If your mortgage is in arrears you will probably be concerned about what action your mortgage lender can take against you. Of course if you are simply no longer able to pay your mortgage and have exhausted all other possibilities to pay then the lender has the option of applying to the Court to repossess your home so that it can be sold to repay the mortgage you owe.
However to try and reduce the number of people at risk of repossession the Government put in place a code of conduct in 2009 that all mortgage lenders in the UK must follow to help their customers who are in arrears. This code of conduct is known as the Mortgage Pre-Action Protocol.
The Pre-Action Protocol is intended to ensure that a mortgage lender acts reasonably in any matter concerning the resolution of mortgage arrears. As the name suggests the idea is to encourage the lender and the borrower to take actions to seek an amicable resolution of the arrears problem before an application for a repossession order is issued.
How will the Mortgage Pre-Action Protocol help you?
If your mortgage gets into arrears the Mortgage Pre-Action Protocol states that your lender should help you in a number of ways before they can apply to the Court for the repossession of your home.
Ultimately the protocol is designed to ensure that lenders only take action to repossess a property as an absolute last resort given all other options to maintain the mortgage have been exhausted.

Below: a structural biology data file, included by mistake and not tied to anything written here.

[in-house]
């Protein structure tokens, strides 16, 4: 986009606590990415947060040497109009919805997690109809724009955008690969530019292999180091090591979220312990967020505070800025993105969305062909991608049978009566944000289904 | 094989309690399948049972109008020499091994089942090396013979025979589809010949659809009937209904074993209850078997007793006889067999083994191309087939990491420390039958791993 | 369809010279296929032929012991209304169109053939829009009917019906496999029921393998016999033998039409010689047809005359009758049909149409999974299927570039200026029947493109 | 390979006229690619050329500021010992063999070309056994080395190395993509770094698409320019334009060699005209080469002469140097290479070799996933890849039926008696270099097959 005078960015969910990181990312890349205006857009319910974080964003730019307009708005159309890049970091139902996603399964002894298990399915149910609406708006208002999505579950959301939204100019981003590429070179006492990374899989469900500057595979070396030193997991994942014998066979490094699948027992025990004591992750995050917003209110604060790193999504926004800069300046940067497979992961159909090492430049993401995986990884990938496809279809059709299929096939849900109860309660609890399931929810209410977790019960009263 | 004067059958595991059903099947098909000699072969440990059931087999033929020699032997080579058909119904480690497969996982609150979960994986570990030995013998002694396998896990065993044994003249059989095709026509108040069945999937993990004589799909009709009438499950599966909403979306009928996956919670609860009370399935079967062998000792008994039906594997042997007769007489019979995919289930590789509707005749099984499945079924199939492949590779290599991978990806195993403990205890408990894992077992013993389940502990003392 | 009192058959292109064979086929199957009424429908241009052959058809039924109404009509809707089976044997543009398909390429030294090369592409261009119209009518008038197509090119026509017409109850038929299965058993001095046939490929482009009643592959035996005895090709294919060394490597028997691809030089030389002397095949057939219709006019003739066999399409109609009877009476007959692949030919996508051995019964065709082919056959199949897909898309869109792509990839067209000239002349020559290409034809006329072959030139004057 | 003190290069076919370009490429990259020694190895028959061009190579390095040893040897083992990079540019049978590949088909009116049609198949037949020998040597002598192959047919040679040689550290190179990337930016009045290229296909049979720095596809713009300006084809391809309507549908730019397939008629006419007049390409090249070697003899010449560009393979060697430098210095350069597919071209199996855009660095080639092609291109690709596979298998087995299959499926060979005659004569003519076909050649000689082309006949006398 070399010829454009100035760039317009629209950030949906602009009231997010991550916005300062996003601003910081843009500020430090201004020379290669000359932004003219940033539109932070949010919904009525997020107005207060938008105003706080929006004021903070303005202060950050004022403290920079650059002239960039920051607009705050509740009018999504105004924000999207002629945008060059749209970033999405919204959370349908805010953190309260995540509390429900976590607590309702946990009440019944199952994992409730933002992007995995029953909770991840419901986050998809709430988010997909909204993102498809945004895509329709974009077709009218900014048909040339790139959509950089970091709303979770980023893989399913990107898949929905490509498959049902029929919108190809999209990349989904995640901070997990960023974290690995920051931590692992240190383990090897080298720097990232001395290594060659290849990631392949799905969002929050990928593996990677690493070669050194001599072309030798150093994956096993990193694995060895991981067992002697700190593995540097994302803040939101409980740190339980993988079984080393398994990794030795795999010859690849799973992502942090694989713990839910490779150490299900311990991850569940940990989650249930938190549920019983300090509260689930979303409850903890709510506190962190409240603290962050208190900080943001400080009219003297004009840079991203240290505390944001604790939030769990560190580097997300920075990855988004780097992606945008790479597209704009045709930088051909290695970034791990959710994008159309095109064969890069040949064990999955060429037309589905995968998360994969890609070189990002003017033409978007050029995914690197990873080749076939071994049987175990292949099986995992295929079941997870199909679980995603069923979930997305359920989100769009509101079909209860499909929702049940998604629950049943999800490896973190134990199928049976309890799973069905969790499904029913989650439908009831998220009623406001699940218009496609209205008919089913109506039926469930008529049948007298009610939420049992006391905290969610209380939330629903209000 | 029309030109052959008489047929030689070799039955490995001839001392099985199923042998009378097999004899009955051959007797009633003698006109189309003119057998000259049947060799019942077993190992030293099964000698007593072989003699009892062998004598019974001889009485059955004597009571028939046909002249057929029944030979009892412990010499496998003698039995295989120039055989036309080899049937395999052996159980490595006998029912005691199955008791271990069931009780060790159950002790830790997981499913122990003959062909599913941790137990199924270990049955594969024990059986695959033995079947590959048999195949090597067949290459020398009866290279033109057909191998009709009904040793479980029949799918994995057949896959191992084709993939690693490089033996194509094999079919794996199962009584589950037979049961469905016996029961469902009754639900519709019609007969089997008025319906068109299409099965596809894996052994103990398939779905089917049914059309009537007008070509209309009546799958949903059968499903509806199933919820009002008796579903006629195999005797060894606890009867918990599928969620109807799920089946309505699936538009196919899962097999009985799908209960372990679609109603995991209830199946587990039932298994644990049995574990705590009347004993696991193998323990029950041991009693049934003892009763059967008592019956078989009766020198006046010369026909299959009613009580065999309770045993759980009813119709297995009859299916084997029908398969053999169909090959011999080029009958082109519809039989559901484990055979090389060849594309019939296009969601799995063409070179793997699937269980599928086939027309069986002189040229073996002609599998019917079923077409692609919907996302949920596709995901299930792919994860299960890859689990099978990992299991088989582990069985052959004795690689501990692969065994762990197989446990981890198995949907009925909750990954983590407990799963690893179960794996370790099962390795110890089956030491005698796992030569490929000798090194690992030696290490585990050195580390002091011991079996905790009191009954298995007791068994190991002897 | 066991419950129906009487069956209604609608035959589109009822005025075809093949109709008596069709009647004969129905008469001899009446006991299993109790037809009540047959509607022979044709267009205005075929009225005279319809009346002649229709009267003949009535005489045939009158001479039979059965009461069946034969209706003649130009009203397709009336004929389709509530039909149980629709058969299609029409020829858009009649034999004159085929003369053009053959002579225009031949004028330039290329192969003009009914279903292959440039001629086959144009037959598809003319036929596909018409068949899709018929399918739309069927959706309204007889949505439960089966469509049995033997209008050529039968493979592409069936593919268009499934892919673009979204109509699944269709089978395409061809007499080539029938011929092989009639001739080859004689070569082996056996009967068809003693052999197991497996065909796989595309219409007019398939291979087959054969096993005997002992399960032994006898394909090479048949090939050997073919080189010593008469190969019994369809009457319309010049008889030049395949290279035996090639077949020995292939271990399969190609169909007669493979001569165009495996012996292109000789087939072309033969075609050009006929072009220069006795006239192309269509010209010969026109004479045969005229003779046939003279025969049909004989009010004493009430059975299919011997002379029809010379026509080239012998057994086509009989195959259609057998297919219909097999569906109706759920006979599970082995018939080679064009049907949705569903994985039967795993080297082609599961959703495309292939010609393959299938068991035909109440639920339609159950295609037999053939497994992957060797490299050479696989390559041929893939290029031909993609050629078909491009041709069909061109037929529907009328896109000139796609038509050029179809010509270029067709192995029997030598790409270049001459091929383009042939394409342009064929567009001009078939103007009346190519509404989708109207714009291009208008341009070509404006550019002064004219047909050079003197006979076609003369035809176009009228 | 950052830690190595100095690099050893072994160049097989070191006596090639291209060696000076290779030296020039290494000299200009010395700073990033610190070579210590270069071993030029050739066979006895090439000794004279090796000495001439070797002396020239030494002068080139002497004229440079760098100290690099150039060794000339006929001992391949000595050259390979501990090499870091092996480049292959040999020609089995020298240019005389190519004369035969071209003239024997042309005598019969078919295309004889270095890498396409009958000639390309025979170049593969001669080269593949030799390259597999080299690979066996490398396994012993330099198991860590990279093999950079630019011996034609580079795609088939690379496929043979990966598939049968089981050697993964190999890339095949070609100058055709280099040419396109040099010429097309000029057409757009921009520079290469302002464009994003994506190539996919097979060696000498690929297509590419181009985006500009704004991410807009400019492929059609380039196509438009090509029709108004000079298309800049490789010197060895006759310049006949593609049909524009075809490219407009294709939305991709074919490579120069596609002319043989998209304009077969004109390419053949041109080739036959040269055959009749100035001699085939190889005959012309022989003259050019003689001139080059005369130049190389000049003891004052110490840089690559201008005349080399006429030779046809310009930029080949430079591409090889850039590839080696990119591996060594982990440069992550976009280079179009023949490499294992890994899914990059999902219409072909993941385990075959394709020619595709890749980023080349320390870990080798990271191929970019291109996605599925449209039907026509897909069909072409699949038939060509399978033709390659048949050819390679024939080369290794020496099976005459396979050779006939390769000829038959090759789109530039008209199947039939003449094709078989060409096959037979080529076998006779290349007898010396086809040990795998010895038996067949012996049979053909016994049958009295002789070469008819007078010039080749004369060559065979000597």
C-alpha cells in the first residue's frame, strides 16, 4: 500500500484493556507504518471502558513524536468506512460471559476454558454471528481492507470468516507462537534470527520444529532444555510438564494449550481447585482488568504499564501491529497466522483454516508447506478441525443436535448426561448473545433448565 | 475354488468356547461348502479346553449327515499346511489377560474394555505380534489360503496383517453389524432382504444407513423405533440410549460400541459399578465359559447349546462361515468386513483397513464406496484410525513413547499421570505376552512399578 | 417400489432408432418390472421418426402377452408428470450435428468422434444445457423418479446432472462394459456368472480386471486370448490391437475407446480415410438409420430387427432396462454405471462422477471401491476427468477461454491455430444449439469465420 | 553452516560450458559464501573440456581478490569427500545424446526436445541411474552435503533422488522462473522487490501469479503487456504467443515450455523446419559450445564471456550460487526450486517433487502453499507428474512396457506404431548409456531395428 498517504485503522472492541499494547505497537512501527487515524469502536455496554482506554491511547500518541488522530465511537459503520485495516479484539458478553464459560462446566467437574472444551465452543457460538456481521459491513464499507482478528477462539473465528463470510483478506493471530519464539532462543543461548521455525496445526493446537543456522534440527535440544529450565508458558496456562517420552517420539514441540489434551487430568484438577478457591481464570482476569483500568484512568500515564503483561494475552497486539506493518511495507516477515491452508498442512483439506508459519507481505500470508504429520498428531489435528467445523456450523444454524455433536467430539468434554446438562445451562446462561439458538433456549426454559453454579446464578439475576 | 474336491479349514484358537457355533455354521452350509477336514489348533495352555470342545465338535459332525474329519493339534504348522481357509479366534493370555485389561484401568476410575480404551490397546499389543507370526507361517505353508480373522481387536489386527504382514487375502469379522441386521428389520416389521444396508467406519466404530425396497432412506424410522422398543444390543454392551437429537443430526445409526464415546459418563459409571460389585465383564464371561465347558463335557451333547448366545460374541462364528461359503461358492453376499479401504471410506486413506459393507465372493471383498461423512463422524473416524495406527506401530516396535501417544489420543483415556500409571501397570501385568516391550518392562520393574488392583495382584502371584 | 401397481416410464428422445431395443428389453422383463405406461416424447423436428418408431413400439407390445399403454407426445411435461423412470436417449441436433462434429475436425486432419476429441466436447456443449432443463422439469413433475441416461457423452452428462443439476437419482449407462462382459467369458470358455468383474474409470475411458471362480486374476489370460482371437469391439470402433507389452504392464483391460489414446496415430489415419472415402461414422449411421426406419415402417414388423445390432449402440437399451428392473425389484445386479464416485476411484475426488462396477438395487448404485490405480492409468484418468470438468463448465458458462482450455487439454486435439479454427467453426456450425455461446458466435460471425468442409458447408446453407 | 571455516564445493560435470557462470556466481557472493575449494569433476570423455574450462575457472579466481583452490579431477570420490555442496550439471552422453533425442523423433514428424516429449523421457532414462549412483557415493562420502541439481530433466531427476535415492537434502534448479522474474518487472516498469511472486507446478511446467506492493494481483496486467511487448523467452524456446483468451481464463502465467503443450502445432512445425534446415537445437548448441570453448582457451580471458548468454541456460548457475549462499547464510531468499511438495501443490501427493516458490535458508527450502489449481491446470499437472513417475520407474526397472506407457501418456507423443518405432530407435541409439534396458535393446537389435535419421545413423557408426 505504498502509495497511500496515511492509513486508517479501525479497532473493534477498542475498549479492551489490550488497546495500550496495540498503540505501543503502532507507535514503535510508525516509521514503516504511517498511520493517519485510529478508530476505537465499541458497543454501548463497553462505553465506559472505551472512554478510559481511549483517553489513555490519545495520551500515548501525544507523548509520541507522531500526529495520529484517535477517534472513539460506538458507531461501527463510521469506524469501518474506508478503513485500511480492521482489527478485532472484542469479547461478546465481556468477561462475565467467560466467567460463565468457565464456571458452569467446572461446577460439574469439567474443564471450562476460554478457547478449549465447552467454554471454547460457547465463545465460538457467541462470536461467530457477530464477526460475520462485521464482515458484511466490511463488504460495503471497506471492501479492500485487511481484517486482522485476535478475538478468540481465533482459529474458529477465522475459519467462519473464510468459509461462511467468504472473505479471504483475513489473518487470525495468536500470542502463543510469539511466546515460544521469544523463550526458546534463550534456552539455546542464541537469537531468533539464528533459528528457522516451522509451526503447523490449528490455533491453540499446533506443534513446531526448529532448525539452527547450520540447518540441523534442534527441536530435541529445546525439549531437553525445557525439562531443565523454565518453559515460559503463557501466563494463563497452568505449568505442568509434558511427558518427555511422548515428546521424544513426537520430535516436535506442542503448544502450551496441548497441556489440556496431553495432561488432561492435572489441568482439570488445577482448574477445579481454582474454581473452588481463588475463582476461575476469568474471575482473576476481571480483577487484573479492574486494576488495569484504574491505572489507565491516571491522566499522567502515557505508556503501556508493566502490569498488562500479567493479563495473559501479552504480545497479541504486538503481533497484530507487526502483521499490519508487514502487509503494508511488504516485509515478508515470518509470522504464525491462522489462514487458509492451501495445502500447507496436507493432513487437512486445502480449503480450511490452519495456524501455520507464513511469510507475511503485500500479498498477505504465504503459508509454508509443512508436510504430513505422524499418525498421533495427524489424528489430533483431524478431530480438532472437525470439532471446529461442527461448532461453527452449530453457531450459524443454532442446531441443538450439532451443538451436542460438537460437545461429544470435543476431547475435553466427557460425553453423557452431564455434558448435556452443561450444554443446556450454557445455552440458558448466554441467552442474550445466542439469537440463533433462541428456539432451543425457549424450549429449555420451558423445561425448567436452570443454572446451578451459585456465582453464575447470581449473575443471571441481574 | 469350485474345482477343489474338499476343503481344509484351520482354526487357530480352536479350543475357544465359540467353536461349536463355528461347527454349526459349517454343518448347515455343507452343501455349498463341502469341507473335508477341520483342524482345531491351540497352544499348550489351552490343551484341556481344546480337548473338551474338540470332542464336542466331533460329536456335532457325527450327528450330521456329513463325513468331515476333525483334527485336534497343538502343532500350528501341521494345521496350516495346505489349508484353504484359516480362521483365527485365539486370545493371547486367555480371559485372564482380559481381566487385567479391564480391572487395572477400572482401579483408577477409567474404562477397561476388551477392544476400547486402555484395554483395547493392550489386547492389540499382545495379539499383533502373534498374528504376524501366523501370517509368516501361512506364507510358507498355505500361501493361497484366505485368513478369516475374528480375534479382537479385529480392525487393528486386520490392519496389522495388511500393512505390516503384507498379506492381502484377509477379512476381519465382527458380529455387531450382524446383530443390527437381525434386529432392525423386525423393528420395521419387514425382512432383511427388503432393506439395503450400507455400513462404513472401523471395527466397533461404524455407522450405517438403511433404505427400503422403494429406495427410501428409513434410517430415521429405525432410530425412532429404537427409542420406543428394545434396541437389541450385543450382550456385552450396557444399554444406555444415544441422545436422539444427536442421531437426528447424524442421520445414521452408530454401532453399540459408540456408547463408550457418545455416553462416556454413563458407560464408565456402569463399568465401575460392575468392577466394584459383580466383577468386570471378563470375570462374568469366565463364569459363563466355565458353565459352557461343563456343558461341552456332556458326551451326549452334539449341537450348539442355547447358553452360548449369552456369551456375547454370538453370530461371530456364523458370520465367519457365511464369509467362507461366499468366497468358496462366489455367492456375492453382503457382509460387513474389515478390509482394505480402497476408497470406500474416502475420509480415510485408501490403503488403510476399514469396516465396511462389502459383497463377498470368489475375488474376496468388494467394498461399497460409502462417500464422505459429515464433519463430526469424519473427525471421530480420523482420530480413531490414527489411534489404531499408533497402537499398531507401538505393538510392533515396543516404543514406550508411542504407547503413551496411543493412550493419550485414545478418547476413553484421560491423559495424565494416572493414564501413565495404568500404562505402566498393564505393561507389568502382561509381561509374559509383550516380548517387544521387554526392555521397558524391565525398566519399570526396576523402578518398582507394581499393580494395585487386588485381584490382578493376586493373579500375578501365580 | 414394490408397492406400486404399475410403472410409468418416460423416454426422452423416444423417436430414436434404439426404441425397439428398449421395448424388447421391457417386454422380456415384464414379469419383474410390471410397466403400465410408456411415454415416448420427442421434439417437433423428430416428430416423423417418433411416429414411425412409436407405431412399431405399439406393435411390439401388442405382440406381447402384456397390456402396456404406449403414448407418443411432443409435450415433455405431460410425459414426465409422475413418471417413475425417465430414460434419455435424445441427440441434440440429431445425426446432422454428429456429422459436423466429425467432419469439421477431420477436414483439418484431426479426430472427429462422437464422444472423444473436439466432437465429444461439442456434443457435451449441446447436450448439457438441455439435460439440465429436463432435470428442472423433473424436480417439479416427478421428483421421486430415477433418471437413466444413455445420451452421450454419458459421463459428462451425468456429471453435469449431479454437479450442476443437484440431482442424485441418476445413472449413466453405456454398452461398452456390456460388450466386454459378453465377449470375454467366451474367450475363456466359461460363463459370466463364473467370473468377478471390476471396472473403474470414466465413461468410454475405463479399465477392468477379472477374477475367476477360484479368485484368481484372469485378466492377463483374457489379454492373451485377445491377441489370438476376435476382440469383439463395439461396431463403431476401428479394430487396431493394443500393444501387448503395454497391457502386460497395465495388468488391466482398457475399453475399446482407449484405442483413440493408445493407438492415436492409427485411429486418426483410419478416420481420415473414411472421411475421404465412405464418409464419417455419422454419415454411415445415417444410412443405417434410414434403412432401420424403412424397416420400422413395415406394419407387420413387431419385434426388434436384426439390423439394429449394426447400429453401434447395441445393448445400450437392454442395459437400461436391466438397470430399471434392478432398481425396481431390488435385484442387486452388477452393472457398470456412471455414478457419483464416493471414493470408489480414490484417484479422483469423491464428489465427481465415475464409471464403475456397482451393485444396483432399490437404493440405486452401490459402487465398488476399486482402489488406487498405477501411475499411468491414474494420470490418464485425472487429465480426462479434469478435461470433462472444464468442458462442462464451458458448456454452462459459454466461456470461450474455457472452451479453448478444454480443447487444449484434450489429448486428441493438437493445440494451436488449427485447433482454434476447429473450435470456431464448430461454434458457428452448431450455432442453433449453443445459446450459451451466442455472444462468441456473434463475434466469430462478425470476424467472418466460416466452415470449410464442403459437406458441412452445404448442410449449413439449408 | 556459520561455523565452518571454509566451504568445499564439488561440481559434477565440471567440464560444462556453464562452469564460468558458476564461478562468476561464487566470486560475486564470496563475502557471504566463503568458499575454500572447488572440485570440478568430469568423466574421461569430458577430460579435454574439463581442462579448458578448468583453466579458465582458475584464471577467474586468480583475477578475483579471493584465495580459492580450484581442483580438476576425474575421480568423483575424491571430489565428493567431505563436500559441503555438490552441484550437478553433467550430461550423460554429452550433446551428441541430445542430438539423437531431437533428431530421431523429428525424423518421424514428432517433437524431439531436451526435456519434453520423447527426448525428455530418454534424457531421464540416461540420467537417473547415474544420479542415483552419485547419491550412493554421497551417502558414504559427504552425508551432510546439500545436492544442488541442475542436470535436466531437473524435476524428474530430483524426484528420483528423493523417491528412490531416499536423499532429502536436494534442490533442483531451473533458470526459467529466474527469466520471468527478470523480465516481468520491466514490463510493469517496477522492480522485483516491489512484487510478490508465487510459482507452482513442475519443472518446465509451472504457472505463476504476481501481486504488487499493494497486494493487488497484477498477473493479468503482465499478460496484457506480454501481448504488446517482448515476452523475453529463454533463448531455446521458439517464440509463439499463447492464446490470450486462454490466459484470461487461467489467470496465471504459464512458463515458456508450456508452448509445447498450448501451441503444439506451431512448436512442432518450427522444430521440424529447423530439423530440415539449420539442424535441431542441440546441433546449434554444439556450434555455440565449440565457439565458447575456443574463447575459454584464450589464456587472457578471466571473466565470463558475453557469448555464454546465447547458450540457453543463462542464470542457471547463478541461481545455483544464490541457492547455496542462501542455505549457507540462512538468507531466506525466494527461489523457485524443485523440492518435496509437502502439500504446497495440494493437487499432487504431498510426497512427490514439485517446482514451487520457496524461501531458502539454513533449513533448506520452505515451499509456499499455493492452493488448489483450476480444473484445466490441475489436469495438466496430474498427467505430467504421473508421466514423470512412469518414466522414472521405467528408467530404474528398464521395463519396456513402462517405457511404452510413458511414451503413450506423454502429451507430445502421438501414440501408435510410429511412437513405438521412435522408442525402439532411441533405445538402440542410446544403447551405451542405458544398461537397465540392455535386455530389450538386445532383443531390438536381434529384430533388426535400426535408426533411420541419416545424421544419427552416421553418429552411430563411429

If your lender does decide to start a repossession claim it will need to be prepared to explain its reasons to the court. If the lender cannot show that they have followed the protocol code and considered all reasonable options to help you pay your mortgage it is far less likely that the courts will accept the application for the repossession order.
A mortgage lender will need to show that they have tried to help you in the following ways:
1. Explore options to reduce your mortgage cost
First and foremost your mortgage lender is expected to work with you to explore all options of reducing the monthly cost of your mortgage. These may include extending the term of the mortgage, changing the type of mortgage, deferring payment of interest, capitalising the arrears or a combination of these. The lender is also expected to consider a request to change the date of your monthly payments.
2. Understand the reason behind your mortgage arrears
Your lender should discuss the reasons why your mortgage payments have fallen behind with you and whether their cause is long term or temporary. If the problem is temporary a simple solution could be for them to allow a payment holiday. If the problem is more permanent then options to actually reduce the ongoing cost of your mortgage payments should be considered.
3. Consider all proposals you suggest
Your lender must respond promptly to all payment proposals that you make and discuss how these could be implemented and whether there are other options open to you.
4. Postpone repossession proceedings if your property is up for sale
The lender should consider postponing repossession proceedings if you have already put your property on the market. You must be able to demonstrate that reasonable steps are being taken to sell the property at an appropriate price in accordance to reasonable professional advice.
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